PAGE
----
On the fence about an advanced degree?
Looking down the road at the stress, juggling and homework and not always being able to see where that road leads can be a deterrent. But, adults in a variety of fields who have returned to school to pursue their advanced degrees have found it rewarding — both professionally and personally.
A whole new world
Frances Kraft worked in corporate communication, but saw in her daughters' schools an educational achievement gap between races. She wanted to do something about it and decided to pursue her Master in Teaching (MAT) degree at Dominican University. Her connections with faculty combined with the power of her degree have helped her realize a dream. She developed a Power of Partnerships (PoP) program as part of her master's program with support of the dean and several professors. The program partners the school with a high school and college. They train older students in need of experience and they help students with homework and working on academic skills. Kraft approached Suzie Hackmiller, the principal of O.W. Holmes Elementary School in District 97 with the idea for PoP and she completely supported it and invited Kraft to complete her student teaching at Holmes in the fall of 2009. That led to a job as a fifth-grade teacher at Holmes and she is in the fourth year of coordinating the PoP after school program serving elementary age children struggling academically.
"My MAT degree from Dominican allowed me to make the career change into education," Kraft says. "Instead of attending meetings about the achievement gap, reading newspaper articles, and trying to understand it as an outsider, I have been able to work directly with students who are struggling. With knowledge from the Dominican classroom and 100 hours of field experience, I feel I had an excellent foundation when I accepted the position at Holmes as a fifth-grade teacher."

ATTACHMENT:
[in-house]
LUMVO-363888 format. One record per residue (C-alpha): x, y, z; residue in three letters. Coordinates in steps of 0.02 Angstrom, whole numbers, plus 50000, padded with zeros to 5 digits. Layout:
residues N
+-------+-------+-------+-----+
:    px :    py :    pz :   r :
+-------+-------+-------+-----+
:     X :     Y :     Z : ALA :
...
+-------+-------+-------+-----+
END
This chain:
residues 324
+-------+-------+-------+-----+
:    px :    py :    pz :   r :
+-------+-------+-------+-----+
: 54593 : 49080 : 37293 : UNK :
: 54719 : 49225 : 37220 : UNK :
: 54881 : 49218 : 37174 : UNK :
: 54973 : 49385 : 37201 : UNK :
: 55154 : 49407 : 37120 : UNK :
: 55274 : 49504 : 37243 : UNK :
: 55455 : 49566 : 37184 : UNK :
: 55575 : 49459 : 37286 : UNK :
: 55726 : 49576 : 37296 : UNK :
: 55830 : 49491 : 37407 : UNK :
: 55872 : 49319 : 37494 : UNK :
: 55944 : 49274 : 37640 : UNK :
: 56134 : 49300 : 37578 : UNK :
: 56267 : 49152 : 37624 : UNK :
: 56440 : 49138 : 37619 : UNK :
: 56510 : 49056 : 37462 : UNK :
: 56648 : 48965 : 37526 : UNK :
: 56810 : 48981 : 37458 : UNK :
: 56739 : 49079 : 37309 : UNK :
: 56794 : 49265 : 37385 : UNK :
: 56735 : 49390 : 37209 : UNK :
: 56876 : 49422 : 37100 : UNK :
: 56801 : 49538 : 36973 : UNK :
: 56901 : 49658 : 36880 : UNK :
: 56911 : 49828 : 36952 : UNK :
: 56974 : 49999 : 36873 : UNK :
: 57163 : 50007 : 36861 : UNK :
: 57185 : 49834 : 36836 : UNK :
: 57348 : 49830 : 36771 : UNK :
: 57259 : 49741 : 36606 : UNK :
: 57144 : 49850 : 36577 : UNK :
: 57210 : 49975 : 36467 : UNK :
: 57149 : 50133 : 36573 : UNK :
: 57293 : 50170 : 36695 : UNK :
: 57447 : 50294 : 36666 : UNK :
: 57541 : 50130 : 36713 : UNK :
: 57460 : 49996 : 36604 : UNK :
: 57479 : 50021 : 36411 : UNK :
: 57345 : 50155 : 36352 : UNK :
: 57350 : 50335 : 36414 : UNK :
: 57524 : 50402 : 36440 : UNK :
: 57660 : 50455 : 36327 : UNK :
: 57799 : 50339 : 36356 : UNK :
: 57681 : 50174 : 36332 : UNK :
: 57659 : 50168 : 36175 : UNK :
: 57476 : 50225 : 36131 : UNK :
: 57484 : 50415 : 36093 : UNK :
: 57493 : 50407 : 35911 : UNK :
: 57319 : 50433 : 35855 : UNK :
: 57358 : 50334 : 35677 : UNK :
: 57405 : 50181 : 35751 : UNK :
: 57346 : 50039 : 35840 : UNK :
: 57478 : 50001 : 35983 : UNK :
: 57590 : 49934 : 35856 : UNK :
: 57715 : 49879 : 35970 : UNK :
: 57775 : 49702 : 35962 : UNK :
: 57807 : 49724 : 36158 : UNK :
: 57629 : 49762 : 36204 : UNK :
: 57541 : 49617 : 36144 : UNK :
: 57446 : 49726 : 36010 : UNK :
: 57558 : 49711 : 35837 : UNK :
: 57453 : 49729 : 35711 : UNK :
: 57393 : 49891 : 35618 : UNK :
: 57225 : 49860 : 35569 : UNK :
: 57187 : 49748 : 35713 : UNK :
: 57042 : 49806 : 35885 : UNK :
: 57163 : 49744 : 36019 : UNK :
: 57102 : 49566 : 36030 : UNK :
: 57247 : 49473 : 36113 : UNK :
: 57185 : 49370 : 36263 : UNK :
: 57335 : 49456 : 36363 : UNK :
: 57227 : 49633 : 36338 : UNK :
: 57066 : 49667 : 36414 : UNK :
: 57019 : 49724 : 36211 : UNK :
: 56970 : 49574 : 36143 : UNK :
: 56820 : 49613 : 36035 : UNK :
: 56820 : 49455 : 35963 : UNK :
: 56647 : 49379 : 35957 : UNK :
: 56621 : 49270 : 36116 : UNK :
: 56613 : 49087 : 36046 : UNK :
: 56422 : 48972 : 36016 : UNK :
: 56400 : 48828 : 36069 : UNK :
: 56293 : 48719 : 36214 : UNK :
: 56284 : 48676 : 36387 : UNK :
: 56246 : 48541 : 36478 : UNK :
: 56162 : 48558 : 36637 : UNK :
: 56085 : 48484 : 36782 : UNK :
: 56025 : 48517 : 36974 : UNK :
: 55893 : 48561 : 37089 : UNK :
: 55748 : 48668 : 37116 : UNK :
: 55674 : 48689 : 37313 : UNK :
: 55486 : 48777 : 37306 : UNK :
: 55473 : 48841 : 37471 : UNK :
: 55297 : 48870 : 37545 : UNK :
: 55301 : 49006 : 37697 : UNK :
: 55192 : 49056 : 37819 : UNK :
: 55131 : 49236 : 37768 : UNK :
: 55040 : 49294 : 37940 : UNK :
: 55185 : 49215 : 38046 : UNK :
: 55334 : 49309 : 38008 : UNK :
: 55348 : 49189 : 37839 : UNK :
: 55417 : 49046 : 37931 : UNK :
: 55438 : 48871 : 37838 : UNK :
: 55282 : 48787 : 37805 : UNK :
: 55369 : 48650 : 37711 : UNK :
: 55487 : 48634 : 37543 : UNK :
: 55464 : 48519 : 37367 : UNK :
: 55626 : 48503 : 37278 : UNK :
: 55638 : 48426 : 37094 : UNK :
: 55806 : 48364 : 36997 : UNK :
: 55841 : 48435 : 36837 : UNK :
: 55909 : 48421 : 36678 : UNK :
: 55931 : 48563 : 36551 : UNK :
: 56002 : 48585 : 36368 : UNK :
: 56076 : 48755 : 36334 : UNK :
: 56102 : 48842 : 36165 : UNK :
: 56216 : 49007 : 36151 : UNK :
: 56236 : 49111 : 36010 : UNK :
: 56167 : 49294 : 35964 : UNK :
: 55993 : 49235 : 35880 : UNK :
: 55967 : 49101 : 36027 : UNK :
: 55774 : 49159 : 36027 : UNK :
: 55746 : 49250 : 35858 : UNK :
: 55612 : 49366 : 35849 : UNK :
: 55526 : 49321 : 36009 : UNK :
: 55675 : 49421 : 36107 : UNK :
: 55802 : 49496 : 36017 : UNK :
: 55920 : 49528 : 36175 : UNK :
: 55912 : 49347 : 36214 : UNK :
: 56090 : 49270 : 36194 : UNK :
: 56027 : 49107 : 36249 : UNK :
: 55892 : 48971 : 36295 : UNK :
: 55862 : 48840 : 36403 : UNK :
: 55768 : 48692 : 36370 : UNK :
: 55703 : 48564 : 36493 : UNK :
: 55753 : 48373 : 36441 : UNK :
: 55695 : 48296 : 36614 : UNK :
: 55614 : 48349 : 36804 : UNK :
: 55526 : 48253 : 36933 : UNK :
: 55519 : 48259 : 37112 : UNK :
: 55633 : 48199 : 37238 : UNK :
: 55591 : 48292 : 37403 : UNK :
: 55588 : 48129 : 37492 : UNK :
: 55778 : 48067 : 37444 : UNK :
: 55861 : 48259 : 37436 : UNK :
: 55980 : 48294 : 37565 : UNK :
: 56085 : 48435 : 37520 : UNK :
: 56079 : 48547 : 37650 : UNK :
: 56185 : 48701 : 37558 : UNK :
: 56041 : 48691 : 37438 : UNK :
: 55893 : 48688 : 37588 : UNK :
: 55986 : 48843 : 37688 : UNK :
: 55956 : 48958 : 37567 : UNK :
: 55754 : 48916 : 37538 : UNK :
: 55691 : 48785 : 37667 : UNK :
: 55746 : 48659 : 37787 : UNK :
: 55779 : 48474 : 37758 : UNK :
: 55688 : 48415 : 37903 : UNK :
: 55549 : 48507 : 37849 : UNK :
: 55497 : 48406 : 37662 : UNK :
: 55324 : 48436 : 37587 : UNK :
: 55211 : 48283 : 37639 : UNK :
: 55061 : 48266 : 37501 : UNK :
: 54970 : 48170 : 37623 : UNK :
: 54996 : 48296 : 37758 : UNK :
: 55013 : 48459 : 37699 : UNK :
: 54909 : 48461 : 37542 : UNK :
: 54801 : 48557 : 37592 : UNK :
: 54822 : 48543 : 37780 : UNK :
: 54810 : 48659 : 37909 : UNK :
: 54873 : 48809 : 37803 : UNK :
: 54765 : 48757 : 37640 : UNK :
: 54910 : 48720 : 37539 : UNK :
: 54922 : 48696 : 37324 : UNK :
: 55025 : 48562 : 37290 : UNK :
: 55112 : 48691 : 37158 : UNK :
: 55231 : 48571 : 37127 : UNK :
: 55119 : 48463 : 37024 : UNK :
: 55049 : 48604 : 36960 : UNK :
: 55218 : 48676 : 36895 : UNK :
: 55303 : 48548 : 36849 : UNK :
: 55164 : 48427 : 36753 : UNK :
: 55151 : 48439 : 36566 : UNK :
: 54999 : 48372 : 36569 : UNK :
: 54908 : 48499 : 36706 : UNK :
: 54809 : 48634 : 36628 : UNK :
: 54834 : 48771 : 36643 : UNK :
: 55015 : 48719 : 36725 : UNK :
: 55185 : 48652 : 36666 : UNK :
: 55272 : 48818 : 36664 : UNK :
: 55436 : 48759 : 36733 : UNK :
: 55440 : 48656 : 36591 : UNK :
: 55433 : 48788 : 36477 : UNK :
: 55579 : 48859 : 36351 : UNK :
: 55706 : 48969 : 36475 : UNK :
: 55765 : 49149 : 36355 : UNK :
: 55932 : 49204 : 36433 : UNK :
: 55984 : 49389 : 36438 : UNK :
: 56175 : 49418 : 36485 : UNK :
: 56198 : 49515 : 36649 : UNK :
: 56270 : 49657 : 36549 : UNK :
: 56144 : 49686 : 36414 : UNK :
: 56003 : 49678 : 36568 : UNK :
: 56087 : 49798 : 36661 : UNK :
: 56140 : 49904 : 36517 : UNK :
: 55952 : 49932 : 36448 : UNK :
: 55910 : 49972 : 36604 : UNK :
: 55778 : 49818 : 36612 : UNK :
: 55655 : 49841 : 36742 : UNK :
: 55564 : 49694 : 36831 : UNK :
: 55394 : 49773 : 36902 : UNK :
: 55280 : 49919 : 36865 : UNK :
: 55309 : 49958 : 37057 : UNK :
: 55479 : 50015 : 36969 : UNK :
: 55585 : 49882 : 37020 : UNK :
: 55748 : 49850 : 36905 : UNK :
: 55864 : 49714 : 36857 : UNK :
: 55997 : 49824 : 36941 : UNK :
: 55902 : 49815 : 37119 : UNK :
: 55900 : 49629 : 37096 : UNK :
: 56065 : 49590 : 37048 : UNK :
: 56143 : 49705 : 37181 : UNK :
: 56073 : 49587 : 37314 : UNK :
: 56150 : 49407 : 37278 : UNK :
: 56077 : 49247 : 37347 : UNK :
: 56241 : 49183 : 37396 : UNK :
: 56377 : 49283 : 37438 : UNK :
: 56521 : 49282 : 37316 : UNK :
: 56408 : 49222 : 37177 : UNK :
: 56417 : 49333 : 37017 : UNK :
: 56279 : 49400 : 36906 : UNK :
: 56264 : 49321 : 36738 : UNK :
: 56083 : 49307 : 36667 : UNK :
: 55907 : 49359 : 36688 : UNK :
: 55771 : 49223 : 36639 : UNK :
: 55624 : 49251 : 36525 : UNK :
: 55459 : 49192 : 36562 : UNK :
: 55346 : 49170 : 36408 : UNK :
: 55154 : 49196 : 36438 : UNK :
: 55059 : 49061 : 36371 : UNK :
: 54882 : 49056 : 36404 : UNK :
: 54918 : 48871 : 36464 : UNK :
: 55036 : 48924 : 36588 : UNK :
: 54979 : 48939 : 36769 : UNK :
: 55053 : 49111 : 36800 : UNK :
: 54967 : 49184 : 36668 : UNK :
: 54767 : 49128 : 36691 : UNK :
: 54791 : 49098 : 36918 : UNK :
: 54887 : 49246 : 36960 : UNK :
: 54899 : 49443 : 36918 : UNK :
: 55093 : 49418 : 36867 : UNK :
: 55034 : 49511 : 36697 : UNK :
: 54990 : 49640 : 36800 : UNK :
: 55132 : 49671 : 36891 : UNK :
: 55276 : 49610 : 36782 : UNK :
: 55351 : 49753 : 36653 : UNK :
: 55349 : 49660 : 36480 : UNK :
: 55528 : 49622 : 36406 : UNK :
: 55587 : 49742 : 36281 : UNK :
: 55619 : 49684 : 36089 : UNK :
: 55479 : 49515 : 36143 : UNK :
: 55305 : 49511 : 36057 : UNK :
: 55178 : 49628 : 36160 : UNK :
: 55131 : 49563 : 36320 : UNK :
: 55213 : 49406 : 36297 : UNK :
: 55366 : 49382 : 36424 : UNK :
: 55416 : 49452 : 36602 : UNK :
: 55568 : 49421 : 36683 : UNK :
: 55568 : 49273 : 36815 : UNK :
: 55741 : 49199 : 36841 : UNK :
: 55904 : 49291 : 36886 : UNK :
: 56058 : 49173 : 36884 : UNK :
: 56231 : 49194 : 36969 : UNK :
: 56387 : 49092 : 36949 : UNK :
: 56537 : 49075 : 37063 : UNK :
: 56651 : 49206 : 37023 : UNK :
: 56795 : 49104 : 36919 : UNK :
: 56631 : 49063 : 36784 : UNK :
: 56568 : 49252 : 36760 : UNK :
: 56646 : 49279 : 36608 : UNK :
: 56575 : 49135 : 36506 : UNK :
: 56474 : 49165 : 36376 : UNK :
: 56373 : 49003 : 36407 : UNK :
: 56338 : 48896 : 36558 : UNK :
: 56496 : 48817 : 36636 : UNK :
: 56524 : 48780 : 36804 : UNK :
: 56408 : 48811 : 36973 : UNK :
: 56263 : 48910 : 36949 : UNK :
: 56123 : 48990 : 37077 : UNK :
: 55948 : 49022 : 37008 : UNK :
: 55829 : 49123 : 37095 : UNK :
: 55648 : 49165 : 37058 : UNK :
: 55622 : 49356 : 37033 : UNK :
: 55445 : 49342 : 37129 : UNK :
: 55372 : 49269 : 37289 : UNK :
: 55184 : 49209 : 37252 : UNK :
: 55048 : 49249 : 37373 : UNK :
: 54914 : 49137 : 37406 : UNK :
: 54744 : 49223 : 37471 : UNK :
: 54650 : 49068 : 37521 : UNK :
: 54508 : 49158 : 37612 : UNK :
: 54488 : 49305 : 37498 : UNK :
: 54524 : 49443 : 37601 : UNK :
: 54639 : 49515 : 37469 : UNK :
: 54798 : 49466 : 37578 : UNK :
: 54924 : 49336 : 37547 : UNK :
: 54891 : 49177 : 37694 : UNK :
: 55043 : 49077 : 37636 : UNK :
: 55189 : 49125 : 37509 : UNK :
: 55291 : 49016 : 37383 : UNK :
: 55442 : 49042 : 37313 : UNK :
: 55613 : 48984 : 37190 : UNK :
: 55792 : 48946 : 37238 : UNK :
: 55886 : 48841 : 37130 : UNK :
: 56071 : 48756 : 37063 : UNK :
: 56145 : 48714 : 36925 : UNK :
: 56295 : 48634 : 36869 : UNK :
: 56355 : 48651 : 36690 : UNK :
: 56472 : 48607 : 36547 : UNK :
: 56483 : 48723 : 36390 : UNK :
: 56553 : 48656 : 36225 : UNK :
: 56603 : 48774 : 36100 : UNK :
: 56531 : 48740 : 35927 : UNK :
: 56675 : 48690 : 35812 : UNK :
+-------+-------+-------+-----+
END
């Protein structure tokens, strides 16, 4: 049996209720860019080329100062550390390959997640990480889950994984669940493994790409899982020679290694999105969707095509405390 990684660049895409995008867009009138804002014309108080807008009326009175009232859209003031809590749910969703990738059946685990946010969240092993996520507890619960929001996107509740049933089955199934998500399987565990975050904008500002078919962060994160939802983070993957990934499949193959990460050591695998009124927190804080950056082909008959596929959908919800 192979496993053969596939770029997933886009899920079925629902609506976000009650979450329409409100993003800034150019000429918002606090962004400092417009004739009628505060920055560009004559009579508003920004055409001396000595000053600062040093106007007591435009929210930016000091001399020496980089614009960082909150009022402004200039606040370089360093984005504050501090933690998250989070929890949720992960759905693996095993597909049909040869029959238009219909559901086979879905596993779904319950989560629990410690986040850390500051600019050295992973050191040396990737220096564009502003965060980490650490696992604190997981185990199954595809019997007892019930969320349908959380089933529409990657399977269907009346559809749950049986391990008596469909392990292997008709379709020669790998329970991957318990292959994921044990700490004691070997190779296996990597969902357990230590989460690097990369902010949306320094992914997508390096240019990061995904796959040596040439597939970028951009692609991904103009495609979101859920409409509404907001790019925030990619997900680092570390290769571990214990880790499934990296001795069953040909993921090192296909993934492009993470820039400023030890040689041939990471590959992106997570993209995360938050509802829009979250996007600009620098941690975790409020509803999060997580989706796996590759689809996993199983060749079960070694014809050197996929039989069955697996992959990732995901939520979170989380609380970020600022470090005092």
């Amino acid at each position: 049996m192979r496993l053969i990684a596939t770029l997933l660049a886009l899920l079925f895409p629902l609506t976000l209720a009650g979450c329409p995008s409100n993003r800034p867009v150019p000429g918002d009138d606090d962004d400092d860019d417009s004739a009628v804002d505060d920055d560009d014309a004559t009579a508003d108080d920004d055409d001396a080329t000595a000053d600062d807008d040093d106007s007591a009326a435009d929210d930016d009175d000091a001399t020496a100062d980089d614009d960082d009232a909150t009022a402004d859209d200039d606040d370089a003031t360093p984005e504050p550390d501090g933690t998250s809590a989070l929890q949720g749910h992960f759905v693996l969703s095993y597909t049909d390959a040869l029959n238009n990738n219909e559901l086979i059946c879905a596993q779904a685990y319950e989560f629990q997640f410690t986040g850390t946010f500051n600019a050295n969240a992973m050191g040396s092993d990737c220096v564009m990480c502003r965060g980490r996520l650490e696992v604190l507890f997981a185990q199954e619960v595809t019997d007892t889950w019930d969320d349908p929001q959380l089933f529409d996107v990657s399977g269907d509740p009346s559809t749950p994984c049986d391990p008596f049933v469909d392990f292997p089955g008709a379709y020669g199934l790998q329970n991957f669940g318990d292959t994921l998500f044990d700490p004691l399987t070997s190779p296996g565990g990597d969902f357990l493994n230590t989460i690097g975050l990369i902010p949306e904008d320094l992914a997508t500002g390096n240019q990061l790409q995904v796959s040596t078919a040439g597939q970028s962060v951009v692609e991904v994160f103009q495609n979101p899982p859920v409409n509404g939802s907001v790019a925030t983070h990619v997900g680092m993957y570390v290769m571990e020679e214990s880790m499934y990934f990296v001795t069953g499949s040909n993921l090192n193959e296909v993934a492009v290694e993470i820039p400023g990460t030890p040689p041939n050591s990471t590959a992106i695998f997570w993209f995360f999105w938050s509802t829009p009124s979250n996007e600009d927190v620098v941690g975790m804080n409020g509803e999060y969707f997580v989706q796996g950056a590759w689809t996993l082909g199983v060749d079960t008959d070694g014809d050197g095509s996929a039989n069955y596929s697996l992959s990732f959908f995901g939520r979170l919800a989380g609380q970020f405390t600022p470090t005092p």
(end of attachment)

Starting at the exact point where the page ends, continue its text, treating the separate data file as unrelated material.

A step ahead
Although Jim McDermet's undergraduate degree is in education he took a corporate job with Burger King in the 1970s and the fast food chained experienced major growth for the next two decades.
"One thing led to another," McDermet says. "It was growing so rapidly and my career latched onto that."
He climbed the ranks and eventually became regional vice president of Burger King Corp. in the Midwest and moved to Naperville.
McDermet was interested in continuing his trajectory and began researching MBA programs — with no shortage of choices in the Chicagoland area. He landed on a program at North Central College in Naperville that was new at the time and focused on leadership and change — areas of great interest to McDermet.
"For 20 years I gained experience in operations, store development, human resources. I certainly learned a lot on the job, but I needed and desired to get more technical training."
In addition to learning more about the ways of the business world, McDermet studied leadership styles, learned to be more effective in written communication, planning strategies, being a leader during change and doing oral presentations. It gave him time to do research for his thesis.
"That's not something that I would have done in my day-to-day work — the deeper research," he says.
After graduation McDermet took a job with Burger King in Miami leading a team that looked at different retail store opportunities that eventually led to the restaurant going from free standing buildings to being placed in food courts, airports and gas station complexes.
"It was ignited by all this conversation and learning I had around embracing change," he says of taking a new position and leaving the security of his former job title. "I'm not certain I would have done that without the benefit of the (MBA) program," McDermet says. "It helped me look at the world in another way."
That new world view also gave McDermet the courage and know-how to start his own coffee company in Miami, which led to an opportunity to work as CEO and president of a sandwich and café chain in the northwest that eventually led to working with Starbucks — his current employer as senior vice president and general manager of their Seattle's Best coffee brand.
McDermet says the teachers, other students and what he learned, ignited a spark that just kept building.